From the 28th september 2016 to the 8th january 2017
A co-production by :
Musée Würth France Erstein
The Getty Research Institute, Los Angeles
Les Musées de la Ville de Strasbourg
The exhibition, originally entitled World War One: War of Images – Images of War, was designed and produced by The Getty Research Institute in Los Angeles and first shownin Los Angeles (California) and subsequently at the Kemper Art Museum in Saint Louis (Missouri).
Musée Würth is the European and French leg of the exhibition and presents an overview of the iconography of propaganda that flourished between the belligerents during the First World War and a selection of artists’ testimonies.
The project presented in Erstein has been expanded by a regional section produced by Musées de la Ville de Strasbourg: The Other War. Satire and Propaganda in German Illustration.
The first large-scale conflict of the 20th century set the stage for experiments in modern methods of destruction. As a result, the final toll of the First World War amounted to 20 million dead, 21 million wounded, and incalculable damage on the battlefields and in the cities of Europe. The collapse of three empires quite simply redrew the map of Europe and of the world.
Harry R. HOPPS
An entire generation of artists was directly affected by this war, as was modern culture of the period in its entirety. The final objective of the belligerents was to establish who was going to dominate Europe – politically, economically and culturally – in the 20th century. If, in the decades leading up to the First World War, modern art was an international phenomenon, with artists, works and ideas freely crossing borders, the conflict brought a radical end to this intense artistic exchange, since the front lines not only partitioned nations, but also cultures.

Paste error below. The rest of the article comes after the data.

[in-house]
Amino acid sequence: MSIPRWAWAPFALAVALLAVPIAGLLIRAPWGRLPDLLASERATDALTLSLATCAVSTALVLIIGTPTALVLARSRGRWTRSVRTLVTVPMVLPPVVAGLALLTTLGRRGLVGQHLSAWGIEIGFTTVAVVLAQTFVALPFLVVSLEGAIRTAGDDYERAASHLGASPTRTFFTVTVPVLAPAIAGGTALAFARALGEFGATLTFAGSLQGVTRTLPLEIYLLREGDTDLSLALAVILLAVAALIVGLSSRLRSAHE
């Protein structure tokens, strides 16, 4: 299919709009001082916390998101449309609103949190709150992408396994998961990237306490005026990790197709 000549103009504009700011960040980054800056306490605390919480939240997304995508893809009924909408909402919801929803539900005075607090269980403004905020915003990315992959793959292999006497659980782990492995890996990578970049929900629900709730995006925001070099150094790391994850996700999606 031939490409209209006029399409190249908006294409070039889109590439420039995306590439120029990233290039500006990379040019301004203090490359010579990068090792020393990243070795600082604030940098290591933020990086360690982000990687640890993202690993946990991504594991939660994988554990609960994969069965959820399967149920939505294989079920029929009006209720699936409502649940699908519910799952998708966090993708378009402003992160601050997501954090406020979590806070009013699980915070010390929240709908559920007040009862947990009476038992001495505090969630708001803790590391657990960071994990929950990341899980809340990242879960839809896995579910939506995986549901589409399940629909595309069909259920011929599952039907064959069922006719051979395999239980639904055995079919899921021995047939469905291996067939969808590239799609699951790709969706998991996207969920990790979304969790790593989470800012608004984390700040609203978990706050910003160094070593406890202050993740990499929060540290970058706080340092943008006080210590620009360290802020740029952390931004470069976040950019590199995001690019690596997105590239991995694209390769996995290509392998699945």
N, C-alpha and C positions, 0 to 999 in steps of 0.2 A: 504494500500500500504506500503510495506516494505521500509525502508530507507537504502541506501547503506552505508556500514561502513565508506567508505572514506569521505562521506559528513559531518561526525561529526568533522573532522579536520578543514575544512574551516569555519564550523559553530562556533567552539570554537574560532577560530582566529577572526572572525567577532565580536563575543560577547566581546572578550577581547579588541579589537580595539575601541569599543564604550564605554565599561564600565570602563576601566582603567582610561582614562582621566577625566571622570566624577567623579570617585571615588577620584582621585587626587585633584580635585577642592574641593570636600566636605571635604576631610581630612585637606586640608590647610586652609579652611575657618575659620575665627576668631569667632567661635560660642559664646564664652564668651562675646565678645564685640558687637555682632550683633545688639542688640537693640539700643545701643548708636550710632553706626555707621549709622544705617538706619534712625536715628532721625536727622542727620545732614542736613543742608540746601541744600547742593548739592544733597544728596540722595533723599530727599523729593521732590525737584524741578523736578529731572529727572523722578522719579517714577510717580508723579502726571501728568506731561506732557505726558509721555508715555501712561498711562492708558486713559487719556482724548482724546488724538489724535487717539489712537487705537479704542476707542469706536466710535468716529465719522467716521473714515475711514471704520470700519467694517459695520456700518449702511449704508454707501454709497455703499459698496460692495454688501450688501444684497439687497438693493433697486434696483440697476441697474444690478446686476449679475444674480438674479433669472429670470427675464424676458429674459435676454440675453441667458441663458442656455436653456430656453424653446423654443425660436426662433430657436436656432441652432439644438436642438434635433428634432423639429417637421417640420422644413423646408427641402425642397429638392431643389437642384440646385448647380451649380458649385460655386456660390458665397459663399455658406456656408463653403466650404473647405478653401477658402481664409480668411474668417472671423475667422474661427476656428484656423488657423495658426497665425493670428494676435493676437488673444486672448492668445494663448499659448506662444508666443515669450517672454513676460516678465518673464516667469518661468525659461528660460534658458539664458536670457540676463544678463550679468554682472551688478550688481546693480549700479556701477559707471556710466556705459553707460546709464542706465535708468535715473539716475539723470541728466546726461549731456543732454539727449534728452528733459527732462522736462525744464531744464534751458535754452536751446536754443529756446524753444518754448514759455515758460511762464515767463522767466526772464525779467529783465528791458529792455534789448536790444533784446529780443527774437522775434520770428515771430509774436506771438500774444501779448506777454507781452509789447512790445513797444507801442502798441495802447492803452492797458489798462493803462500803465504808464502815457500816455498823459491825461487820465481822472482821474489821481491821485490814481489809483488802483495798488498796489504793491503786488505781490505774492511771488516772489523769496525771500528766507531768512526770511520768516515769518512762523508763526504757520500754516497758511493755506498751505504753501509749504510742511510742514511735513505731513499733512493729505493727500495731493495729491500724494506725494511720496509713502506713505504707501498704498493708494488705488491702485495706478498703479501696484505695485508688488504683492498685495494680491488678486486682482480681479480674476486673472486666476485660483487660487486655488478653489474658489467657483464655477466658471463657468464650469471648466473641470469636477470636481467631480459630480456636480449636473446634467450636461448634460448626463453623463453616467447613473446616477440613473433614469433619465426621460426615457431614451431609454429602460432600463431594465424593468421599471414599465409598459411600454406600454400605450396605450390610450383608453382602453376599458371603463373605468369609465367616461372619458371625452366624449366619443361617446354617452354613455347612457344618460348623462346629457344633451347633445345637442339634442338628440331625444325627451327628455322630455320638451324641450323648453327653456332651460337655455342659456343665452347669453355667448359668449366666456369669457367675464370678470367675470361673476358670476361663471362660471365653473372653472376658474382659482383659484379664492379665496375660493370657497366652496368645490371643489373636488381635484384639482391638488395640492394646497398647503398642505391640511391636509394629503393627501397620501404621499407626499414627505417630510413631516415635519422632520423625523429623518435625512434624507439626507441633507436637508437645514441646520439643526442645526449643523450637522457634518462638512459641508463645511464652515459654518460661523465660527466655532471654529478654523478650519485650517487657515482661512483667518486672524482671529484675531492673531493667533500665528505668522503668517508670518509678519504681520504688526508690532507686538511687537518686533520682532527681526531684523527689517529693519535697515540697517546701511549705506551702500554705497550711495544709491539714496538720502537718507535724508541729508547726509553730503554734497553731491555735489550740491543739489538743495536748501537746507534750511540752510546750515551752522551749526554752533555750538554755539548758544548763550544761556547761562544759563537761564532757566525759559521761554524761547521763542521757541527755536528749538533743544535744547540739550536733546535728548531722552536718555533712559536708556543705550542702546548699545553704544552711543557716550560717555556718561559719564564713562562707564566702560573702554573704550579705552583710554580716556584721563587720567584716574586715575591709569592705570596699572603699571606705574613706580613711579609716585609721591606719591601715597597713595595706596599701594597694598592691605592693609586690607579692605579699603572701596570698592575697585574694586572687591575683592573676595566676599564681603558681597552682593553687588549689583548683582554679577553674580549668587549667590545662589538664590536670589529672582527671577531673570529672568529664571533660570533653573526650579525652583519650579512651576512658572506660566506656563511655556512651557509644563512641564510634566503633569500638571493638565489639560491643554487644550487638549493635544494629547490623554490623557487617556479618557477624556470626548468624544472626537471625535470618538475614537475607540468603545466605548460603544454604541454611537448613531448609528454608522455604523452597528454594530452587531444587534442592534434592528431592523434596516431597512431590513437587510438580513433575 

This exhibition sets out to explore the First World War from a twofold perspective: the use of propaganda in the conflict and its description by the artists who found themselves on the front lines.
For the belligerent, propaganda has always been a way of circulating the image of itself as a culturally superior nation confronted by a barbaric and backward enemy. For the first time, that propaganda took on a new dimension through popular newspapers and other graphic media, depicting the enemy not only as a military threat, but also as a threat to the very future of European civilisation. Two realities thus lived side by side: on one side, the soldier serving at the front, on the other, a reality manipulated by propaganda, the idealism of which could but very quickly lead to disenchantment, and the war of images ended up in savage collision with the images of war.
The exhibition 1914 – 1918: War of Images – Images of War has been awarded the Label Centenaire.